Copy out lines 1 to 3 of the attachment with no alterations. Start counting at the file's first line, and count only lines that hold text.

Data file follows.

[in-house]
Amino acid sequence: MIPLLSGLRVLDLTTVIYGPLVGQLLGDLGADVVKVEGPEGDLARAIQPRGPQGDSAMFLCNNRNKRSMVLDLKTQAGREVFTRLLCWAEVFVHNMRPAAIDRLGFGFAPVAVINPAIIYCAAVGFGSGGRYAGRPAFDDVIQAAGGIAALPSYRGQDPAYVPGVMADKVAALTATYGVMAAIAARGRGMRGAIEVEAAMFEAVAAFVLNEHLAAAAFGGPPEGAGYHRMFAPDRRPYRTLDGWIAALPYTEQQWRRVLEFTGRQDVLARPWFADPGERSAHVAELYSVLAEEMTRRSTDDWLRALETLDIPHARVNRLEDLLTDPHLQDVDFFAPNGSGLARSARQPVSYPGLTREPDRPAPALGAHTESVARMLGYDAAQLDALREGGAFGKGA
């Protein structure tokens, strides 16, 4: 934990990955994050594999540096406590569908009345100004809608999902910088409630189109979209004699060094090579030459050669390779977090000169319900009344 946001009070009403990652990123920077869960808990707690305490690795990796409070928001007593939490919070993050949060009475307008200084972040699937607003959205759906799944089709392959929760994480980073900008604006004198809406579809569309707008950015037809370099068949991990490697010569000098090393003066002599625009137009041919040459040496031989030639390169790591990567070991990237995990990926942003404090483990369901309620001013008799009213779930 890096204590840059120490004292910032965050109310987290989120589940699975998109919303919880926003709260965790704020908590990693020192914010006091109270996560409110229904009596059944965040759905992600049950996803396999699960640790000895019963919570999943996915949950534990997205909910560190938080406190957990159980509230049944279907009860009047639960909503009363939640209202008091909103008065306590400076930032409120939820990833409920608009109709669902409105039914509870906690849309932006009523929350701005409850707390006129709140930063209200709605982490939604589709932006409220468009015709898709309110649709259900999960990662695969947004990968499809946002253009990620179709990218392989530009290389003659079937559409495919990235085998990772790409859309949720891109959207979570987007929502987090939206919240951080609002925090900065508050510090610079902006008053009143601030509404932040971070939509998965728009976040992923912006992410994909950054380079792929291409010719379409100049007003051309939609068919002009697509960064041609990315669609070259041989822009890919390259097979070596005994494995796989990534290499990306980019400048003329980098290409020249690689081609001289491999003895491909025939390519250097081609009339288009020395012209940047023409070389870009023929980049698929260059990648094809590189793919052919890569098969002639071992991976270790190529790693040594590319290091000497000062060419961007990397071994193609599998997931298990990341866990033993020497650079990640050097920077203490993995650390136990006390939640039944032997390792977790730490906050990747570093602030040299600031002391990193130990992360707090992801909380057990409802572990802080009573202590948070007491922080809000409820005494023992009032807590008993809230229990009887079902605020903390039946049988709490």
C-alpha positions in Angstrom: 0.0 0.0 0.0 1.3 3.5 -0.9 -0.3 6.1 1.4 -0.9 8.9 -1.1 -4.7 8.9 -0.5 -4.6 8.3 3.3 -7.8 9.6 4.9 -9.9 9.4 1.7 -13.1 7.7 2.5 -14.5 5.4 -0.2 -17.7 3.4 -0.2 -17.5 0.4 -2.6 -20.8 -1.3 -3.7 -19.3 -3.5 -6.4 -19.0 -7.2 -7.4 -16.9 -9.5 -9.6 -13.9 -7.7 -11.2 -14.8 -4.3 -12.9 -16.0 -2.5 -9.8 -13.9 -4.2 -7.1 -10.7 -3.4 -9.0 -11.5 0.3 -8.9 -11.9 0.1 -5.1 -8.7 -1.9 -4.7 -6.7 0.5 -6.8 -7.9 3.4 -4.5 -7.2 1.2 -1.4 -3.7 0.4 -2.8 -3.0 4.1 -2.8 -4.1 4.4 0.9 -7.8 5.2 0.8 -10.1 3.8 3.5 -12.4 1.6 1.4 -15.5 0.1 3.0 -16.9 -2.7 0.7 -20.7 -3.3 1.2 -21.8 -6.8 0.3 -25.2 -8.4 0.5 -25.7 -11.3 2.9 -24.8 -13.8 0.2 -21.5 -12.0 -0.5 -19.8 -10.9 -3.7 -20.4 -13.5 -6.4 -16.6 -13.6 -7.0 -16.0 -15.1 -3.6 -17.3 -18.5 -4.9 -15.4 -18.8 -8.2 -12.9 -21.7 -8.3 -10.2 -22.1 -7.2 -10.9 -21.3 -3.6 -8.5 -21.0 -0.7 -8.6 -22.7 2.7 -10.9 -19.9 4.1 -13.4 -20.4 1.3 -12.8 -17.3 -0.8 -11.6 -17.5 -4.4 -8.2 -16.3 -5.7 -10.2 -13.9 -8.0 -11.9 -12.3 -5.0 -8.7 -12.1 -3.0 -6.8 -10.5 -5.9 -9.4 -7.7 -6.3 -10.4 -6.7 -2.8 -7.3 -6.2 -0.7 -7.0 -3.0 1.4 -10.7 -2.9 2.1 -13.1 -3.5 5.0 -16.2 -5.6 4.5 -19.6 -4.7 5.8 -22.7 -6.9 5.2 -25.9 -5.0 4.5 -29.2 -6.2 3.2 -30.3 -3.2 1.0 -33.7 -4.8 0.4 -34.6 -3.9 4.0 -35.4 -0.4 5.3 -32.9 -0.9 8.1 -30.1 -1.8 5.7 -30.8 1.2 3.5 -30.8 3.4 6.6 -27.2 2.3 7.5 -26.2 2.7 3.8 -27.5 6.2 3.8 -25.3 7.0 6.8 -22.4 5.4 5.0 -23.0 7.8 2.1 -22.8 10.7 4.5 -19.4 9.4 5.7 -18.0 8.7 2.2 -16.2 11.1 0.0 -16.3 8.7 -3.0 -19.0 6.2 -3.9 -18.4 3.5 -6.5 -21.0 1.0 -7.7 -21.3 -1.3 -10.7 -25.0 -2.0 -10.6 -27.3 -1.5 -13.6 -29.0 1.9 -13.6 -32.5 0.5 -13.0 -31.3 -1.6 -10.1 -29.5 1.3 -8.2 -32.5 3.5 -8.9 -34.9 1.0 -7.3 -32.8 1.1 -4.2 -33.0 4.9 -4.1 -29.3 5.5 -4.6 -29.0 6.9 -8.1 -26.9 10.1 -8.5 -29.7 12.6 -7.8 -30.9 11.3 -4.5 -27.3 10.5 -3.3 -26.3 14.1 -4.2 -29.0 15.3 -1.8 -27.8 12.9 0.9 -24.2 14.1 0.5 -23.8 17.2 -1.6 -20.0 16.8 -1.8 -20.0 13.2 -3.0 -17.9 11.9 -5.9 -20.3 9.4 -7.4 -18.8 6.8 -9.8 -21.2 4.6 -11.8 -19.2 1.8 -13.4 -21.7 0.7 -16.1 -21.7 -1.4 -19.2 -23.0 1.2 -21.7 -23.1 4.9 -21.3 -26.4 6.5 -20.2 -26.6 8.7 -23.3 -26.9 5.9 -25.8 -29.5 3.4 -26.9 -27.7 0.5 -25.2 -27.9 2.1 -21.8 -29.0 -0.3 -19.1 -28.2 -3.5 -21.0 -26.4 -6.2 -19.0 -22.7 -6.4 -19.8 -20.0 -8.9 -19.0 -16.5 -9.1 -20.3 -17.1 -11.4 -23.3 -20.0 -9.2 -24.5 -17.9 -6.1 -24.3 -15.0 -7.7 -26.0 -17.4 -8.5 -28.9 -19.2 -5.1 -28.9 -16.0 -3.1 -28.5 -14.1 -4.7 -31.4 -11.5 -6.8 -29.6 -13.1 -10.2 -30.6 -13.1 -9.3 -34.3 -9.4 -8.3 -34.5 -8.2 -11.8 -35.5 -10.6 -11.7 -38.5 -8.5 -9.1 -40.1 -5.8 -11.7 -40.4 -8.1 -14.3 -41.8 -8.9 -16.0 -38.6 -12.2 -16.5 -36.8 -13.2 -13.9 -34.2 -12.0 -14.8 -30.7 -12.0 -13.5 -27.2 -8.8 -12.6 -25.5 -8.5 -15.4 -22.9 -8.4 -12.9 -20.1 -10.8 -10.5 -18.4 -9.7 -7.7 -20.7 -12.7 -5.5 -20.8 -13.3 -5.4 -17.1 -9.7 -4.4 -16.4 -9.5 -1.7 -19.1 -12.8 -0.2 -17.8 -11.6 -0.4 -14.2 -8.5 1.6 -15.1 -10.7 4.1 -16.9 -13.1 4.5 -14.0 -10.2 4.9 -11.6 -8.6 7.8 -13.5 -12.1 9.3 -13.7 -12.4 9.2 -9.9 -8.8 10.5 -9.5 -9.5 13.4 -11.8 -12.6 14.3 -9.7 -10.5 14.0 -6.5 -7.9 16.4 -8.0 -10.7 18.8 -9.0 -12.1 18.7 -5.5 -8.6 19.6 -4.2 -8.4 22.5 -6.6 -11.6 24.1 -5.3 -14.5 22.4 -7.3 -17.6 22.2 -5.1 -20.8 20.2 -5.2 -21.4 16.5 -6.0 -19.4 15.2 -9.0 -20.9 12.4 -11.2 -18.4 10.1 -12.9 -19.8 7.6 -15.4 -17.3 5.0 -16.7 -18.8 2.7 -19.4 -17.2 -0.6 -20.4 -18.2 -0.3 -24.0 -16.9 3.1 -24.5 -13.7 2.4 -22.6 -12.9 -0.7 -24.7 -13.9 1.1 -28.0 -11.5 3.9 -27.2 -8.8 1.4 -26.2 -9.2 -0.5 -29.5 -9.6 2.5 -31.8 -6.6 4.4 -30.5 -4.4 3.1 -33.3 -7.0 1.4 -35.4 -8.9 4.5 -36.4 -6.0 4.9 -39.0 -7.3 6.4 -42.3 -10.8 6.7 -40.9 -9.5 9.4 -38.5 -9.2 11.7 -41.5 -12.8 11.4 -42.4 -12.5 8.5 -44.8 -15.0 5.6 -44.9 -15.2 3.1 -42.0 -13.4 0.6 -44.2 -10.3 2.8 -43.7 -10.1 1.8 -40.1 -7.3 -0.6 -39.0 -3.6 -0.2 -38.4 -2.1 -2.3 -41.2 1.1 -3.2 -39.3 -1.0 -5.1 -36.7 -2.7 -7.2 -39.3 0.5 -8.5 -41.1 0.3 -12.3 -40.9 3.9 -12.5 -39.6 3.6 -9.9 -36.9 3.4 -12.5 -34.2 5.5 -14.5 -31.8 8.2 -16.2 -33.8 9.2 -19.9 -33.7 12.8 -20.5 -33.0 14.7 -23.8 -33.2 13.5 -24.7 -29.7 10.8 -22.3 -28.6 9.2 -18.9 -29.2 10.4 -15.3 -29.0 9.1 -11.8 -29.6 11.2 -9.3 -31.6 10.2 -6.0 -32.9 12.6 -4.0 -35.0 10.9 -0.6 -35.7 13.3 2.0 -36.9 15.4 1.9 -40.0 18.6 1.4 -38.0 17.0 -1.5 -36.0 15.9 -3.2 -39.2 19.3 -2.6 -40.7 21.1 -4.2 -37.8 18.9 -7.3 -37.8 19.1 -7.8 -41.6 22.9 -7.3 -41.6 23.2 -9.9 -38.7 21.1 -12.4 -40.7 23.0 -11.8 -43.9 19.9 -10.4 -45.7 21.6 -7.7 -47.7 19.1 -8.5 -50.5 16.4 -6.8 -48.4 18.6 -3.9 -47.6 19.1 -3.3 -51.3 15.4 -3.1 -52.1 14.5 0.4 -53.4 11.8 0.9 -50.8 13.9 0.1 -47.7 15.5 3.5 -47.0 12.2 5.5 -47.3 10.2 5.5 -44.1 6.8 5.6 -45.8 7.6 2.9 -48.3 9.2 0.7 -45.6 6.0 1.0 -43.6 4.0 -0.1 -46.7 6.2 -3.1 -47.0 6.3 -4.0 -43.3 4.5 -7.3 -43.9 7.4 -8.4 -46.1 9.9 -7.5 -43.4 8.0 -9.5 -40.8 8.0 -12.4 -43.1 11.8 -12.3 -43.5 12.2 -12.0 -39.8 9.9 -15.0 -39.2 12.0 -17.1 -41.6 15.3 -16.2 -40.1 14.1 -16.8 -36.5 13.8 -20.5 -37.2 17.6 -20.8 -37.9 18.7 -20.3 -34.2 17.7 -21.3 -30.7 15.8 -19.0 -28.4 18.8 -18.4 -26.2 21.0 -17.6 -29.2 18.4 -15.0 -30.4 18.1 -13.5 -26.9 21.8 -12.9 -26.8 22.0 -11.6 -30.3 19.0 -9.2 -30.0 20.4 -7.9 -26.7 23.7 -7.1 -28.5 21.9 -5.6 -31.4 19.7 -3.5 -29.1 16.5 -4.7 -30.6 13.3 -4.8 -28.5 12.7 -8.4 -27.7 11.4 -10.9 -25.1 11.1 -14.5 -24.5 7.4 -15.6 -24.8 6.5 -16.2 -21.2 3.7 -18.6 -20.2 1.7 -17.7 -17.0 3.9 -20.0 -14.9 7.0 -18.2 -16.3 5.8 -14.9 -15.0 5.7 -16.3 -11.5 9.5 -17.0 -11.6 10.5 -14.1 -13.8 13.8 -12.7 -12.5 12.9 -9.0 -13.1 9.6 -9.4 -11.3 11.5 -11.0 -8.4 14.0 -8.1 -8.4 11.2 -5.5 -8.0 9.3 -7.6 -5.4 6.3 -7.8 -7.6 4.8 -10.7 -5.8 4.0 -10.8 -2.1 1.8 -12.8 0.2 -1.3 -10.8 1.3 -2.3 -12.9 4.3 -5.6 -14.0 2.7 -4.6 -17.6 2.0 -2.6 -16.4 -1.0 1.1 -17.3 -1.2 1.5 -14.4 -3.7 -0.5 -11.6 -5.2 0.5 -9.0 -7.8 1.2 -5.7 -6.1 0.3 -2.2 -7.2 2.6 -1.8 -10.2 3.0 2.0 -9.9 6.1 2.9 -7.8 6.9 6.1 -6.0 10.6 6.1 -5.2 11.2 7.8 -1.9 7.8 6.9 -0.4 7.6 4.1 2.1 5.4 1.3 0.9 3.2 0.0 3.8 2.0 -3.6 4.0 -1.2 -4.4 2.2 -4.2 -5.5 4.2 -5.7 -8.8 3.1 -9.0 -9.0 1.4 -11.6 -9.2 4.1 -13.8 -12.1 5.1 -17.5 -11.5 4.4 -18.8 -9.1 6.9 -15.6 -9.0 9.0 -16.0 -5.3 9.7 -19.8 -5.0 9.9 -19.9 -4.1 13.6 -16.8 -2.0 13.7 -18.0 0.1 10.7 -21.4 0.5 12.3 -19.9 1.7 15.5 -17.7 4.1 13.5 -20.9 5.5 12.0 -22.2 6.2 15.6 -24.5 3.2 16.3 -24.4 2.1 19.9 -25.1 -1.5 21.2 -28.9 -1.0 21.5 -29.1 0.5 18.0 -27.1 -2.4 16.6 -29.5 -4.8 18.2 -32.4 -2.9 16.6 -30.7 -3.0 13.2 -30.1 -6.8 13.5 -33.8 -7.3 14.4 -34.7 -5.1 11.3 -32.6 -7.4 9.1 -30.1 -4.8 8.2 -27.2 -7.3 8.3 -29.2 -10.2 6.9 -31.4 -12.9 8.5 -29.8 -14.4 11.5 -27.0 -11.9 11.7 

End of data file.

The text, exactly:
[in-house]
Amino acid sequence: MIPLLSGLRVLDLTTVIYGPLVGQLLGDLGADVVKVEGPEGDLARAIQPRGPQGDSAMFLCNNRNKRSMVLDLKTQAGREVFTRLLCWAEVFVHNMRPAAIDRLGFGFAPVAVINPAIIYCAAVGFGSGGRYAGRPAFDDVIQAAGGIAALPSYRGQDPAYVPGVMADKVAALTATYGVMAAIAARGRGMRGAIEVEAAMFEAVAAFVLNEHLAAAAFGGPPEGAGYHRMFAPDRRPYRTLDGWIAALPYTEQQWRRVLEFTGRQDVLARPWFADPGERSAHVAELYSVLAEEMTRRSTDDWLRALETLDIPHARVNRLEDLLTDPHLQDVDFFAPNGSGLARSARQPVSYPGLTREPDRPAPALGAHTESVARMLGYDAAQLDALREGGAFGKGA
């Protein structure tokens, strides 16, 4: 934990990955994050594999540096406590569908009345100004809608999902910088409630189109979209004699060094090579030459050669390779977090000169319900009344 946001009070009403990652990123920077869960808990707690305490690795990796409070928001007593939490919070993050949060009475307008200084972040699937607003959205759906799944089709392959929760994480980073900008604006004198809406579809569309707008950015037809370099068949991990490697010569000098090393003066002599625009137009041919040459040496031989030639390169790591990567070991990237995990990926942003404090483990369901309620001013008799009213779930 890096204590840059120490004292910032965050109310987290989120589940699975998109919303919880926003709260965790704020908590990693020192914010006091109270996560409110229904009596059944965040759905992600049950996803396999699960640790000895019963919570999943996915949950534990997205909910560190938080406190957990159980509230049944279907009860009047639960909503009363939640209202008091909103008065306590400076930032409120939820990833409920608009109709669902409105039914509870906690849309932006009523929350701005409850707390006129709140930063209200709605982490939604589709932006409220468009015709898709309110649709259900999960990662695969947004990968499809946002253009990620179709990218392989530009290389003659079937559409495919990235085998990772790409859309949720891109959207979570987007929502987090939206919240951080609002925090900065508050510090610079902006008053009143601030509404932040971070939509998965728009976040992923912006992410994909950054380079792929291409010719379409100049007003051309939609068919002009697509960064041609990315669609070259041989822009890919390259097979070596005994494995796989990534290499990306980019400048003329980098290409020249690689081609001289491999003895491909025939390519250097081609009339288009020395012209940047023409070389870009023929980049698929260059990648094809590189793919052919890569098969002639071992991976270790190529790693040594590319290091000497000062060419961007990397071994193609599998997931298990990341866990033993020497650079990640050097920077203490993995650390136990006390939640039944032997390792977790730490906050990747570093602030040299600031002391990193130990992360707090992801909380057990409802572990802080009573202590948070007491922080809000409820005494023992009032807590008993809230229990009887079902605020903390039946049988709490």